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Still Points North: Surviving the World's Greatest Alaskan Childhood

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3.65  ·  Rating details ·  975 ratings  ·  160 reviews
Part adventure story, part love story, part homecoming, Still Points North is a page-turning memoir that explores the extremes of belonging and exile, and the difference between how to survive and knowing how to truly live.

Growing up in the wilds of Alaska, seven-year-old Leigh Newman spent her time landing silver salmon, hiking glaciers, and flying in a single-prop plane.
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Hardcover, 272 pages
Published March 19th 2013 by The Dial Press (first published January 1st 2013)
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Average rating 3.65  · 
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Deborah aka Reading Mom
Mar 07, 2013 rated it really liked it
Leigh Newman's memoir reminded me once again of the damage parents can do to their children through lack of communication and empathy during and after divorce; this time told through the voice and seen through the eyes of the child herself. The author's description of growing up in such diverse environments (Alaska when with dad, Baltimore when with mom) and with such pole opposite expectations of behaviour from each parent(outdoor, Great Alaska Kid with dad, charming, well-educated,cultured you ...more
tina
Apr 11, 2013 rated it really liked it
Newman captivated me. What an honest, transparent, refreshing coming of age story!

Newman's writing style is beautiful. In one sentence she fills your heart with emotion, gives you a giggle and leaves you with a photo. Truly amazing.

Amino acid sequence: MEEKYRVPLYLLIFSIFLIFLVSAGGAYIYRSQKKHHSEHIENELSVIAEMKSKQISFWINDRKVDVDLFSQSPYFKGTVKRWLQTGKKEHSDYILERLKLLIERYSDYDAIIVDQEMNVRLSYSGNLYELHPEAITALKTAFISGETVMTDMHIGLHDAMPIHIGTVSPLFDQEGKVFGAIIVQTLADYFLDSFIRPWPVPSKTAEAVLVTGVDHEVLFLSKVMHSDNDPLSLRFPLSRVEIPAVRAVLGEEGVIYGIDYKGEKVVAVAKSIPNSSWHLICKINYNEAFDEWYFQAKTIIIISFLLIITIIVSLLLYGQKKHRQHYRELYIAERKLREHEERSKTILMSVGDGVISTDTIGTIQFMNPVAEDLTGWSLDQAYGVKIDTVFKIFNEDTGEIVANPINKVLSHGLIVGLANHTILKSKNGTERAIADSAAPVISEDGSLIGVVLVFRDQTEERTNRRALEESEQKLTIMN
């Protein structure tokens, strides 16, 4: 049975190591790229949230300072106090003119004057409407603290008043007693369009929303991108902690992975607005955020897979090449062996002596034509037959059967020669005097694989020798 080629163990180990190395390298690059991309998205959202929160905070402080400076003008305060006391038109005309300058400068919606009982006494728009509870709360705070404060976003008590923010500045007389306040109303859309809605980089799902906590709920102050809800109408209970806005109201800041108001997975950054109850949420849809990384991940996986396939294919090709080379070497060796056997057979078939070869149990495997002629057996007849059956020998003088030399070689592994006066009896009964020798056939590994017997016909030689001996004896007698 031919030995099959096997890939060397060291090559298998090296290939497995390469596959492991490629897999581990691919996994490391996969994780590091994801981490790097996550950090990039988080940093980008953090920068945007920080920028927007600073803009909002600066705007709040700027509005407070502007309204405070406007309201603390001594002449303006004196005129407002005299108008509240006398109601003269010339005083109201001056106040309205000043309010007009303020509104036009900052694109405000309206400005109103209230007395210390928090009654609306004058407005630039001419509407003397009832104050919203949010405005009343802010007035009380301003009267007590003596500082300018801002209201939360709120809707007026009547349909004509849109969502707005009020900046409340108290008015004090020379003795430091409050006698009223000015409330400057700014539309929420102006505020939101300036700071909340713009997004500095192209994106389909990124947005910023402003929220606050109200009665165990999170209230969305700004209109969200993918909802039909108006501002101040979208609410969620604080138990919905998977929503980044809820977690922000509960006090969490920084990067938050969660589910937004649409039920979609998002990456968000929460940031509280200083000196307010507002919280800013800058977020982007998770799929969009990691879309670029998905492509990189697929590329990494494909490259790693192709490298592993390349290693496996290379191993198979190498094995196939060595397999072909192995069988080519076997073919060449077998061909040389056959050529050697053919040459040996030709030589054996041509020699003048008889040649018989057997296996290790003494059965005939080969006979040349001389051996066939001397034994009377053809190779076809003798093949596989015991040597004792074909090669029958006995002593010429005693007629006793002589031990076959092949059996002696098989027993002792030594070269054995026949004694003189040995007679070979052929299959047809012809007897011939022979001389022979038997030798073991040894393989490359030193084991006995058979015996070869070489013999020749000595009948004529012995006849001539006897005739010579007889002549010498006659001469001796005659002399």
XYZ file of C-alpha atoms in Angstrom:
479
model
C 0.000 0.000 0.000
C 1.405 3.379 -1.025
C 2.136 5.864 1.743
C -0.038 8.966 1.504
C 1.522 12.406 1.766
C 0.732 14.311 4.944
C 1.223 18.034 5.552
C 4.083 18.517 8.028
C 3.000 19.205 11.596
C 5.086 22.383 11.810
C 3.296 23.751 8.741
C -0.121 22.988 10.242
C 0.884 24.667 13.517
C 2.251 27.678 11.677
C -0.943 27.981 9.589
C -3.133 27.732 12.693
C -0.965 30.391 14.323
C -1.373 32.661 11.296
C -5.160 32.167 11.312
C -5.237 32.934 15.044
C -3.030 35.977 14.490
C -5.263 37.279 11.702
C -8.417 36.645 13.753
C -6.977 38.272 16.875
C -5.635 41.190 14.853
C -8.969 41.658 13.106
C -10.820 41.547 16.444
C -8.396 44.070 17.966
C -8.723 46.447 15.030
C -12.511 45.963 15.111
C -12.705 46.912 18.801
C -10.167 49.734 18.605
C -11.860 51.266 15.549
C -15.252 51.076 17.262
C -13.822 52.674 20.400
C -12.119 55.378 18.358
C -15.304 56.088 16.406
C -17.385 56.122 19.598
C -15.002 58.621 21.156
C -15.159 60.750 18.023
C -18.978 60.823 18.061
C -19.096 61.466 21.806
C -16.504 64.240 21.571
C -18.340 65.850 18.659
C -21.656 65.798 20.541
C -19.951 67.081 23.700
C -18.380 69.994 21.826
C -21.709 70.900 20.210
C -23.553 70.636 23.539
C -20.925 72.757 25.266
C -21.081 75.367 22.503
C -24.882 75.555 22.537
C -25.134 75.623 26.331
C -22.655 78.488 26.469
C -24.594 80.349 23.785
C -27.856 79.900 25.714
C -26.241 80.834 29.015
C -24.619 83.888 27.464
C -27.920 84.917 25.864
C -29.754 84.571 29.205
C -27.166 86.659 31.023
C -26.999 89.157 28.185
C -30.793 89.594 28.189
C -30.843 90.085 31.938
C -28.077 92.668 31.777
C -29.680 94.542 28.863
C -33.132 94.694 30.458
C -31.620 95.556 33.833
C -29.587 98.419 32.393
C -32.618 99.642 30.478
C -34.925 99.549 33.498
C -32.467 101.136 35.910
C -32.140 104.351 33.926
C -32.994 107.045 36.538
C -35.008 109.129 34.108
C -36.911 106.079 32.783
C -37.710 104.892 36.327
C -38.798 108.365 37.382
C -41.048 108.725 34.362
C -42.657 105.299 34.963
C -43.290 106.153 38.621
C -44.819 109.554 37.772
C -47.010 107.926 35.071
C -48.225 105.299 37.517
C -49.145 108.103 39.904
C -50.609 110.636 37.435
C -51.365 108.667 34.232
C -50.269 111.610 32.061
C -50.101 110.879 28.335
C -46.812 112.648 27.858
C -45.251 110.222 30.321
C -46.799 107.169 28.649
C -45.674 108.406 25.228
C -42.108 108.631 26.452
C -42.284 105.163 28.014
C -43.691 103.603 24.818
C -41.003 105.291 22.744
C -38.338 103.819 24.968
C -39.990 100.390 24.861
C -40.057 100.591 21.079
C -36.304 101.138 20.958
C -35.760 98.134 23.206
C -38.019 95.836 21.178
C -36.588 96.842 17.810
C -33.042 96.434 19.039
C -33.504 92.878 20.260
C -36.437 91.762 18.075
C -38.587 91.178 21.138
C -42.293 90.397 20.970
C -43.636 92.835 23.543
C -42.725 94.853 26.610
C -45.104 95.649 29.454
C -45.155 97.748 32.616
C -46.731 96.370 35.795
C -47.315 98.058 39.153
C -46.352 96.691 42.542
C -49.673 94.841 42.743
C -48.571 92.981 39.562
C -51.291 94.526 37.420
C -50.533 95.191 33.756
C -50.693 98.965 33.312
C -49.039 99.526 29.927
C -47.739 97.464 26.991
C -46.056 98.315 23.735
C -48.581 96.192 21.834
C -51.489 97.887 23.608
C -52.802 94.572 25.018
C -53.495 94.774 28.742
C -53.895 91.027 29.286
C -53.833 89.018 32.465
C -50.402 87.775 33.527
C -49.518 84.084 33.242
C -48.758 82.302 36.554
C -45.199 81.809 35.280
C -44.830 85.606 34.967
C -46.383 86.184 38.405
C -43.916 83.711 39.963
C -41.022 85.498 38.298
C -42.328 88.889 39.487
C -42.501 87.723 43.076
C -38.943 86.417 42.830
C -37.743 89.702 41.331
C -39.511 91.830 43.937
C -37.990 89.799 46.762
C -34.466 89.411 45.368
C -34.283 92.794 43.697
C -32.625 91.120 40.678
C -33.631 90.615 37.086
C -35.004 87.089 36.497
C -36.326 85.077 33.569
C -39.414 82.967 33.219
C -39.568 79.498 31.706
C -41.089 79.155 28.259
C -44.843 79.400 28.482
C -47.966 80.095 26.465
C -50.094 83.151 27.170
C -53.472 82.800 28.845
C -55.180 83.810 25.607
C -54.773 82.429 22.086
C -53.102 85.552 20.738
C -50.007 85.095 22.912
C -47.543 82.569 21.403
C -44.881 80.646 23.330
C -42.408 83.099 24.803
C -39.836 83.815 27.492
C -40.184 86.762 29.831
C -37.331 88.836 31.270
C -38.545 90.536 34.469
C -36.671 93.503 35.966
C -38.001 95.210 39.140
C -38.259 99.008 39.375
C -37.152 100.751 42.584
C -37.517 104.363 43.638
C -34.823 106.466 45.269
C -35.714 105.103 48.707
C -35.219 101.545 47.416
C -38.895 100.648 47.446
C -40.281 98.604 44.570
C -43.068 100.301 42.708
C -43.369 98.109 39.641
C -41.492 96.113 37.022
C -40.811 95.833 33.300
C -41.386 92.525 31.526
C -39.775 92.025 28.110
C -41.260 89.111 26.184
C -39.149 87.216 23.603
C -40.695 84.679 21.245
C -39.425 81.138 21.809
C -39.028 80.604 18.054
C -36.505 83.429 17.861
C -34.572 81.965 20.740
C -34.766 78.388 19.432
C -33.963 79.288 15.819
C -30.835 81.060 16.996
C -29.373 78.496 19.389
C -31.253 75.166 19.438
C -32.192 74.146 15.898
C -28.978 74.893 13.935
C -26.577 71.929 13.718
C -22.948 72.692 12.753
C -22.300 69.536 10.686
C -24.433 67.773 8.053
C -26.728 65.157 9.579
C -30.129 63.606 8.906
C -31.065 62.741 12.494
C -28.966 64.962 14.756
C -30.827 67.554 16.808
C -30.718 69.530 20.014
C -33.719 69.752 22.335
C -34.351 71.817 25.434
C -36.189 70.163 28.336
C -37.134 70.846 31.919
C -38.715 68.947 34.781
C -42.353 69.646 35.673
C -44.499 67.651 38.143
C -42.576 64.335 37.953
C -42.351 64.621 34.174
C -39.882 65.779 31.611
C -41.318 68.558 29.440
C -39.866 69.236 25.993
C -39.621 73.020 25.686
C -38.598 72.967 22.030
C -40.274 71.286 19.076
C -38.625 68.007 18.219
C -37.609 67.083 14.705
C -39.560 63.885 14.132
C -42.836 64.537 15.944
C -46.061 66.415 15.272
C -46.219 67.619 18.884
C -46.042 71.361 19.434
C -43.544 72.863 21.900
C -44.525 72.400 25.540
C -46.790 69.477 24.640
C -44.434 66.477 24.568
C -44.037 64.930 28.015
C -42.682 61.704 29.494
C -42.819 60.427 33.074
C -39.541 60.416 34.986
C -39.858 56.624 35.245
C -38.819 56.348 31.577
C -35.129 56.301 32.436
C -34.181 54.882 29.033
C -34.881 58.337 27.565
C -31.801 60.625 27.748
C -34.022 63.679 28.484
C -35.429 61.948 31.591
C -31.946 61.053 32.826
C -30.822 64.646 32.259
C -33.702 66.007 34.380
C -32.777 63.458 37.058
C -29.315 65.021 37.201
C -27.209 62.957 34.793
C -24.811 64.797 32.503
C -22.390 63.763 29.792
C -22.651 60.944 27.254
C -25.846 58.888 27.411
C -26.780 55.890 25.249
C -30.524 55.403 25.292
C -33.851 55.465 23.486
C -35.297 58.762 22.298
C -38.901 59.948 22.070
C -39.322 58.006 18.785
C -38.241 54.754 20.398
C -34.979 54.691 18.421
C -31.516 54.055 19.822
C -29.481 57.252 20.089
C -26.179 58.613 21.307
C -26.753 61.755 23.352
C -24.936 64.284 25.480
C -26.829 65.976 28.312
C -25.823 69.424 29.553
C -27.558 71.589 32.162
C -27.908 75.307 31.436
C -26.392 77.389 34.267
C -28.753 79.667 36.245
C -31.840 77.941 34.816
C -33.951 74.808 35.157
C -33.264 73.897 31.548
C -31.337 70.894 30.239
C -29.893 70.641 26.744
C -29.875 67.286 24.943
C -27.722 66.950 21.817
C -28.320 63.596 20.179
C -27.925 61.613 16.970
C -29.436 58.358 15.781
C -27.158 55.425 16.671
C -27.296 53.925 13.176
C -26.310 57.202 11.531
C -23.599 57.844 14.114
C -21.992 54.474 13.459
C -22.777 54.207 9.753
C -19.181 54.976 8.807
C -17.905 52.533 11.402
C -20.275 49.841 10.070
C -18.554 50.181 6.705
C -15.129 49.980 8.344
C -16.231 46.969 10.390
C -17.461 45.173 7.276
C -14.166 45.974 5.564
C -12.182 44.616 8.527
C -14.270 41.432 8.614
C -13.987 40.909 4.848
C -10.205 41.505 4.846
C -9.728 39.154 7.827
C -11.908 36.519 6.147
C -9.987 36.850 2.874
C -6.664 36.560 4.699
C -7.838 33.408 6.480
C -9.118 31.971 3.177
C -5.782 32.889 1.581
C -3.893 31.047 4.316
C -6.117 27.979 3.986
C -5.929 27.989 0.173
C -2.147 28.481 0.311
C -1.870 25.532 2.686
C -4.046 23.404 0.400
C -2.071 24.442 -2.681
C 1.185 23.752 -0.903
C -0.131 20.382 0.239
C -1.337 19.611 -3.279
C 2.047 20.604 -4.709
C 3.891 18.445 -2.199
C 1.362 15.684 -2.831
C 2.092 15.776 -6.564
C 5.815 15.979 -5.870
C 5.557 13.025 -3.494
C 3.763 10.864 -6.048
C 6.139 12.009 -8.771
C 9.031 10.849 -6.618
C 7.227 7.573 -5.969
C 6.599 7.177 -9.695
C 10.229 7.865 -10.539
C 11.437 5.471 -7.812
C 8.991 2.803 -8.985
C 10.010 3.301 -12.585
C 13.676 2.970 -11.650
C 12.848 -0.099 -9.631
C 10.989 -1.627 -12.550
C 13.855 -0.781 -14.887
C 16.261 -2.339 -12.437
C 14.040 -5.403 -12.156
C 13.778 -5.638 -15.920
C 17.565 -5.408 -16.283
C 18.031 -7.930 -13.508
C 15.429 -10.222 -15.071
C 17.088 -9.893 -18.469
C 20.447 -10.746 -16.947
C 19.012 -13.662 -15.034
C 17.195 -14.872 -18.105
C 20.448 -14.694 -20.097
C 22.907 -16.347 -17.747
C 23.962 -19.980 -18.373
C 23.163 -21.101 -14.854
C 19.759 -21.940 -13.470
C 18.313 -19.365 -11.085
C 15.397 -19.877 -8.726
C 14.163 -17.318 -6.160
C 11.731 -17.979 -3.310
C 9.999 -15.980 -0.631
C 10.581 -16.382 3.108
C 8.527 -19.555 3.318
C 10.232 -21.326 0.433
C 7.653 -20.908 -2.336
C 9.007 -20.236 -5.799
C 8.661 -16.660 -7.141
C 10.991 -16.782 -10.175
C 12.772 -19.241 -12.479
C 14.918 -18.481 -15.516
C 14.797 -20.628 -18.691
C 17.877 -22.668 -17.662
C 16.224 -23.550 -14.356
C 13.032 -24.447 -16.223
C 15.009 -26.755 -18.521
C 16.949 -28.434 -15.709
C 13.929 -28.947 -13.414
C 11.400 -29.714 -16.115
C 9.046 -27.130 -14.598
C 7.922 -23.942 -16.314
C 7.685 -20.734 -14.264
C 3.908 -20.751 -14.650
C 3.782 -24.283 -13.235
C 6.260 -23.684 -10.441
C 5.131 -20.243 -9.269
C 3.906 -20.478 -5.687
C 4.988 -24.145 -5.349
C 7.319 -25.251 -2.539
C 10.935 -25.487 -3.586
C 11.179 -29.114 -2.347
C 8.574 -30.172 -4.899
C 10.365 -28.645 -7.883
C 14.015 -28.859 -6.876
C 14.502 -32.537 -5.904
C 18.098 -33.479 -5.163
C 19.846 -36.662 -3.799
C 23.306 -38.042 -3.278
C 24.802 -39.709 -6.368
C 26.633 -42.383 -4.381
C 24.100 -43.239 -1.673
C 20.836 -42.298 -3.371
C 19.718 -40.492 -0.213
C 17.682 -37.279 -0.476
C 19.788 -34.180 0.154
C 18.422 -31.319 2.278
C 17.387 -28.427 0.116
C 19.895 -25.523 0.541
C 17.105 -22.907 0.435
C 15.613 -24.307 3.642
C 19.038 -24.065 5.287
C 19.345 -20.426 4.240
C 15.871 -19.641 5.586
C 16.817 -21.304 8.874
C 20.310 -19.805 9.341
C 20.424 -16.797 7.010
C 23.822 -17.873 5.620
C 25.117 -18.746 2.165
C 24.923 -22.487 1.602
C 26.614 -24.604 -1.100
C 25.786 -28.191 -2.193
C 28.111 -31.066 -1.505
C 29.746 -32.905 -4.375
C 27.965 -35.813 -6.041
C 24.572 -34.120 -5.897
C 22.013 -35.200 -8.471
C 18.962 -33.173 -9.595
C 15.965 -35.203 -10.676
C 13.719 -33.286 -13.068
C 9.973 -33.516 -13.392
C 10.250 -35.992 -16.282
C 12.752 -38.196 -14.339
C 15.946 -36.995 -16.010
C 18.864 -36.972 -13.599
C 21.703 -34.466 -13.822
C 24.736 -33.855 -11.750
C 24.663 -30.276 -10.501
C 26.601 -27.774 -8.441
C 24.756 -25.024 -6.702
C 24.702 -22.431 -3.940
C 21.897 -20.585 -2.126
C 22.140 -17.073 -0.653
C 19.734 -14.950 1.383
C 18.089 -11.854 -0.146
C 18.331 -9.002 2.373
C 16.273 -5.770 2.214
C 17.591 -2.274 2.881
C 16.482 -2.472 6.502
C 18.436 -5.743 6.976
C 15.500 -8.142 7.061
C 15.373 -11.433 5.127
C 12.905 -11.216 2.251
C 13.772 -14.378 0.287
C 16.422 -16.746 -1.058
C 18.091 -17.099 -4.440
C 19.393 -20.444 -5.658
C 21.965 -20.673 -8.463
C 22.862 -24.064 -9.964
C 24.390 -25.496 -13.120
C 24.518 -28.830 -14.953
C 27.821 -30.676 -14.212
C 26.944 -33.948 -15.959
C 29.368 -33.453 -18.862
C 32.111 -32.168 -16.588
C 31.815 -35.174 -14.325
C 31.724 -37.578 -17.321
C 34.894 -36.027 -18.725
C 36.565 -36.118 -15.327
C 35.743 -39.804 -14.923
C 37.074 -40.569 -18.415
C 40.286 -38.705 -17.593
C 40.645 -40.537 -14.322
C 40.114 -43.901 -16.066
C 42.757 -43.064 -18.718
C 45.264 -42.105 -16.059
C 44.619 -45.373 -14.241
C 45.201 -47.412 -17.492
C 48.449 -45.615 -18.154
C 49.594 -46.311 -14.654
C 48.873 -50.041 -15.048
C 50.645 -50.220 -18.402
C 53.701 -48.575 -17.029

"Dad is smiling, too, but a happy, terrified smile, as if the world might turn out to be a bubble and pop."

"Trying to disguise my long for their dumb young bliss with a safe, prickly coating of distain."

And this book isn't just for children affected by divorce or Al
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Julie Ekkers
Mar 04, 2013 rated it it was amazing
Shelves: memoir
Still Points North is a moving, reflective, and deeply thoughtful memoir by a woman for whom my heart broke, for whom I rooted, and for whom I was so glad, ultimately, to cheer, "Yes!" The author's parents divorced when she was young, and her childhood was then divided between her mother in Baltimore and her father (who eventually remarries and has other children) in Alaska. In Still Points North, the reader is able to watch the author reconcile her knowledge and impression of her parents and th ...more
Melanie
Mar 25, 2013 rated it liked it
Not quite as powerful as Sheryl Strayed's "Wild" or as eloquent and striking as Jeanette Walls' "The Glass Castle", this memoir was enjoyable nonetheless and quite moving at times. I give it a 3.5.. Some of the narrative choices in terms of pacing and timing were jarring sometimes, not letting the emotions build up on their own, ruining the element of cumulative tension that is essential to any good story. It's always fascinating to see how crucial and determining a childhood is in anyone's life ...more
Anna Rabinowicz
Mar 19, 2013 rated it it was amazing
I thoroughly enjoyed this book. The writer's voice is luminous, and the stories about her childhood in Alaska are compelling and unusual. I found myself wrapped up in these tales...didn't realize how much time had passed until I looked up at the clock. Highly recommended. ...more
Jeanine
I liked it very much and read it in a single night. I am not ready to summarize my thoughts yet.
Aj Sterkel
Feb 06, 2018 rated it really liked it